MELISSA BLOCK, HOST:
From NPR News, this is ALL THINGS CONSIDERED. I'm Melissa Block.
MICHELE NORRIS, HOST:
And I'm Michele Norris. NATO will decide this week whether to end or extend its Libya mission. The head of Libya's transitional government has asked NATO to keep up its operations through the end of the year, though the alliance will likely stop its air campaign by the end of this month.
There's no doubt that NATO's help was crucial to the rebellion inside Libya, but as NPR's Lourdes Garcia-Navarro reports from Tripoli, that aid came at a cost.
LOURDES GARCIA-NAVARRO, BYLINE: On June 19th at precisely 1:10 a.m., death came to an apartment building on a quiet residential street in the Souq al-Juma neighborhood of Tripoli. Mohammed Abueishi lives near the building that was targeted by a NATO airstrike on that night.
MOHAMMED ABUEISHI: (Foreign Language Spoken).
GARCIA-NAVARRO: I was sleeping and, suddenly, there was an enormous blast and all the doors and all the windows burst open. There was a huge amount of dust in the house, he says. I stumbled out to find my uncle's house destroyed.
ABDUL RAHMAN AL-GHARARI: (Foreign Language Spoken).
GARCIA-NAVARRO: Another relative, Abdul Rahman al-Gharari, lists the names and ages of his dead family members. Among them were two children, one nine months old, the other two years old. A total of five members of his family died, he says.
NATO's mission in its intervention in Libya was to protect civilian lives, but now that Gadhafi is gone, evidence is emerging that the bombing raids killed innocent civilians, as well as Gadhafi fighters. Residents in this neighborhood supported the Libyan revolution and so, they say, they have no reason to lie about what happened here.
Souq al-Juma was well known for its opposition to Colonel Gadhafi. It was one of the first Tripoli neighborhoods to rise up against him and the people here say they view the people who died in this NATO strike as martyrs, not victims. It's been four months, and where I'm standing now on top of the ruin of the apartment building that was hit by the NATO bomb is still a pile of twisted metal and rubble. And the residents here say they want an investigation into what happened.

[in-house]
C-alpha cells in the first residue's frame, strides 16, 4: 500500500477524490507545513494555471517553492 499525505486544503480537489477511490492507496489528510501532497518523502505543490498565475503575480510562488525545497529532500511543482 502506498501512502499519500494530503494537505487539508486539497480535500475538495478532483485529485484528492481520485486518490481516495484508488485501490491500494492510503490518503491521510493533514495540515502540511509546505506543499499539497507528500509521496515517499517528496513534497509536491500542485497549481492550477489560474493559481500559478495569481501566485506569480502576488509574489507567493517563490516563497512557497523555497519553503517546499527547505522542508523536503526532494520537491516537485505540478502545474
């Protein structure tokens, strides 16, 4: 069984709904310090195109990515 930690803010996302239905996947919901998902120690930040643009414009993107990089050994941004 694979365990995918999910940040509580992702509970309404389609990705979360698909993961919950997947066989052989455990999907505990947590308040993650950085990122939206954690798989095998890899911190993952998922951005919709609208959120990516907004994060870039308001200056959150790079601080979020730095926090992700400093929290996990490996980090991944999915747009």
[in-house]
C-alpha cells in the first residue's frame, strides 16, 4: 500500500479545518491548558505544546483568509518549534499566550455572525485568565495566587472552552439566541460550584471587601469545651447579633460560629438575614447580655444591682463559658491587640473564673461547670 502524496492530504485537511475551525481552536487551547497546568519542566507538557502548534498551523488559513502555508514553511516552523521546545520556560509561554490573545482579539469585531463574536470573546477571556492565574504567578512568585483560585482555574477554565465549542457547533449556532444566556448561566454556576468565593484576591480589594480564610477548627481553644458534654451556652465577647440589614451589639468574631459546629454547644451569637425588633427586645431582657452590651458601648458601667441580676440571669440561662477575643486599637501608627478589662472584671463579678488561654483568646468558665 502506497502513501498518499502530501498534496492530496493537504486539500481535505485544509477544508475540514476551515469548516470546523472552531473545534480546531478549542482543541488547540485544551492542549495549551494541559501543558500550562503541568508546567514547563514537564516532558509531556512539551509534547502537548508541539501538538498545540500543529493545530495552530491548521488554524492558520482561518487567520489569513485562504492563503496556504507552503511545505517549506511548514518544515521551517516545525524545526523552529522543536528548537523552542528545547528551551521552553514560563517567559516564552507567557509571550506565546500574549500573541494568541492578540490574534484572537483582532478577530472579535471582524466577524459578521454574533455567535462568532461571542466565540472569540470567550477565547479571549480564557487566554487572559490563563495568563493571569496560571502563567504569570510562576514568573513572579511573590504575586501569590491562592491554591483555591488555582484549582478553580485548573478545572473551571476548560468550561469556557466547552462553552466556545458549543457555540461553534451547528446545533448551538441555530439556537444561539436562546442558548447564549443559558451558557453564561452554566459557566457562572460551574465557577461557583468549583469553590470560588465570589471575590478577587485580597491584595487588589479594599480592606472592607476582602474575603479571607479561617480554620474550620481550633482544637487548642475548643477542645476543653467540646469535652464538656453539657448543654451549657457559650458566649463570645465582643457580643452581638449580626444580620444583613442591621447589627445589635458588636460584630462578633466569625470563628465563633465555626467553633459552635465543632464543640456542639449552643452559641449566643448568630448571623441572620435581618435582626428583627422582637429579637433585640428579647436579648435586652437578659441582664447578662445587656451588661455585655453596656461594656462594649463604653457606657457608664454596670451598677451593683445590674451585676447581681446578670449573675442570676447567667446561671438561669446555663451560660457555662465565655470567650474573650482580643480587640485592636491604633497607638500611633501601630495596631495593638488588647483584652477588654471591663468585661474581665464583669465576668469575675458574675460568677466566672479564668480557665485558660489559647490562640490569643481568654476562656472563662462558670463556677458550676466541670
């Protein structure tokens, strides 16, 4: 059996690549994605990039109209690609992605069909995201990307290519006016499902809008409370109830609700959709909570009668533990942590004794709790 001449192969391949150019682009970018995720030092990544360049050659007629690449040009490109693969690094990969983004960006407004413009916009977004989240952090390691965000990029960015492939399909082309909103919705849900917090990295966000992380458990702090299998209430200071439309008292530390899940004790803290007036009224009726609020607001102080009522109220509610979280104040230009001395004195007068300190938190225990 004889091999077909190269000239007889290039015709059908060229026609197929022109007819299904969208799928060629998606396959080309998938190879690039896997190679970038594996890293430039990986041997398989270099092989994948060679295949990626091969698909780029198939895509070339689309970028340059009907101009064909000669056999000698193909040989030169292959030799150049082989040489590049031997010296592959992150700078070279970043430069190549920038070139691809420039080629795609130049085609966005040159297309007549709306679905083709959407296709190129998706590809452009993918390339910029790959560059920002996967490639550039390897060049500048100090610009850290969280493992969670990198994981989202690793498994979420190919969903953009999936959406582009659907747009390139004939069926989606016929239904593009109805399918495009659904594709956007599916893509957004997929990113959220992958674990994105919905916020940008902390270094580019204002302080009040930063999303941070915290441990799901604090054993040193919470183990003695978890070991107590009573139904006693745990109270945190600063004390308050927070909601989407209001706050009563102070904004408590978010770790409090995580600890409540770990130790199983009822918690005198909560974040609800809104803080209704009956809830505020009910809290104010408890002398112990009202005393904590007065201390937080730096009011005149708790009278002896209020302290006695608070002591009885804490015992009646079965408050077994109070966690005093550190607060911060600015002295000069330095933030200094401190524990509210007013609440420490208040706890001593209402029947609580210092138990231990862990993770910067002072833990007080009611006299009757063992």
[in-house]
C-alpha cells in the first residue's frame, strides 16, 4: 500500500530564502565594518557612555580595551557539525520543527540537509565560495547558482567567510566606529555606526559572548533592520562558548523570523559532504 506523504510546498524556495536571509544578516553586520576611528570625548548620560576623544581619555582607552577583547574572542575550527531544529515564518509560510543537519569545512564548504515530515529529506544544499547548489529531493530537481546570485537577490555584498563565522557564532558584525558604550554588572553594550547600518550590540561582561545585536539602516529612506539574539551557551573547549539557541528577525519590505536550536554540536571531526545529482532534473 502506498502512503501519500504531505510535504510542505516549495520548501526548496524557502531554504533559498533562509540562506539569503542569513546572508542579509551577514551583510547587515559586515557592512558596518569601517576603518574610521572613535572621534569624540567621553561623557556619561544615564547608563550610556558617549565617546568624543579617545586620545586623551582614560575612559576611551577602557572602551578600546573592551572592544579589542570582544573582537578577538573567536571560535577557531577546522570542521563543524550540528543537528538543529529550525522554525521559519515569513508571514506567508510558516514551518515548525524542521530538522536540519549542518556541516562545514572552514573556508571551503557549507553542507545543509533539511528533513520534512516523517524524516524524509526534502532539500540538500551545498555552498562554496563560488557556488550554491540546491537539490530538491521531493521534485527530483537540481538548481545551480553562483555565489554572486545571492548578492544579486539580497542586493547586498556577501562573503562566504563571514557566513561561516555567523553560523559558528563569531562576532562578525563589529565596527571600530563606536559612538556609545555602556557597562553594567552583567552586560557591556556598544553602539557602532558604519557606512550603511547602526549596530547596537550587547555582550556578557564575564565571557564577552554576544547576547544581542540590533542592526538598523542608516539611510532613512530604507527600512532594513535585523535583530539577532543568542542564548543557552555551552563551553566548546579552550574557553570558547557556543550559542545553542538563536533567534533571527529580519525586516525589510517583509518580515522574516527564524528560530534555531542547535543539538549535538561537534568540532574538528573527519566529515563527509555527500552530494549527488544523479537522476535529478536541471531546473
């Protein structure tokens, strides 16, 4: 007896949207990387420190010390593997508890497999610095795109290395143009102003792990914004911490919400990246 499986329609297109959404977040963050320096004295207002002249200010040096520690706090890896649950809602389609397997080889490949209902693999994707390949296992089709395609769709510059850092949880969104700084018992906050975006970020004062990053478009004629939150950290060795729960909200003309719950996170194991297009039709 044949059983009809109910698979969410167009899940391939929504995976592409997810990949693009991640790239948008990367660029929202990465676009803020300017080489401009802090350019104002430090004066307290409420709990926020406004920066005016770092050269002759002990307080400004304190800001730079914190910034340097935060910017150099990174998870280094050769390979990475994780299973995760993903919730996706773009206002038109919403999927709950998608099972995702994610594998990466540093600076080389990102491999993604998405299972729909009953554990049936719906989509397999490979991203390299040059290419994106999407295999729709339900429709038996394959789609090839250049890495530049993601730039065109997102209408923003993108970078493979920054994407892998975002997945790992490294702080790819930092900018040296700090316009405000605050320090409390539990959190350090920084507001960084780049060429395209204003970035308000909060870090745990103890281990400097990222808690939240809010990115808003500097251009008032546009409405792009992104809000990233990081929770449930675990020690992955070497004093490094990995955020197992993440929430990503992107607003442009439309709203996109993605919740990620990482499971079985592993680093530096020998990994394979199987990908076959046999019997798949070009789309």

ABUEISHI: (Foreign Language Spoken).
GARCIA-NAVARRO: We need compensation and for NATO to take responsibility for the deaths, says Mohammed Abueishi.
Unlike other targets, NATO has admitted that it mistakenly hit this house during its operations, but it says it has not been given any proof that anyone died in this NATO strike or, in fact, at any other anywhere else in the country. And it says it won't send investigators to make sure.
COL. ROLAND LAVOIE: We don't have any confirmation of any civilian casualties as a result of our operation, so I couldn't give you a number because that number is essentially zero in term of confirmed casualties resulting from our strikes.
GARCIA-NAVARRO: Colonel Roland Lavoie is the NATO spokesman for the Libyan mission. He says the Gadhafi regime often lied about civilian casualties in its propaganda war.
LAVOIE: The Gadhafi regime constantly made claims that were totally unsubstantiated and that made no sense.
GARCIA-NAVARRO: Residents in Souq al-Juma gave insight into how Gadhafi's government did try and stage manage events. Almost immediately after the strike on June 19th, members of the International Press Corps escorted by their minders were brought here.
AL-GHARARI: (Foreign Language Spoken).
GARCIA-NAVARRO: Abdul Rahman al-Gharari says, Gadhafi's people told me to say NATO killed my family and, long live Moammar. And if I didn't, they said they would throw me out of my job.
Neighbors tried to move the bodies from the site, but they were told to leave them there for maximum dramatic effect. And Gadhafi supporters who had no knowledge of the strike were bussed in to give testimony to the foreign reporters.
Though only five people are known to have died, the Gadhafi government at the time put the death toll at nine.
AL-GHARARI: (Foreign Language Spoken).
GARCIA-NAVARRO: Al-Gharari says he's grateful to NATO for all it's done for Libya, but now that the regime is gone, people here want the coalition to look into what happened in Souq al-Juma. The Libya transitional government, though, is unlikely to push the issue. It has asked NATO to extend its mission and may not want to put its allies in an uncomfortable position.
Kristele Younes works with the Campaign for Innocent Victims in Conflict. She says it's absurd for NATO to maintain that no one was harmed by its bombs.
KRISTELE YOUNES: There hasn't been any conflict in history where civilians have not been harmed.
GARCIA-NAVARRO: She says NATO needs to be held accountable.
YOUNES: We need to have NATO investigators looking into those allegations. Some of them may be false, but I am convinced some of them are true.
GARCIA-NAVARRO: Lourdes Garcia-Navarro, NPR News, Tripoli.
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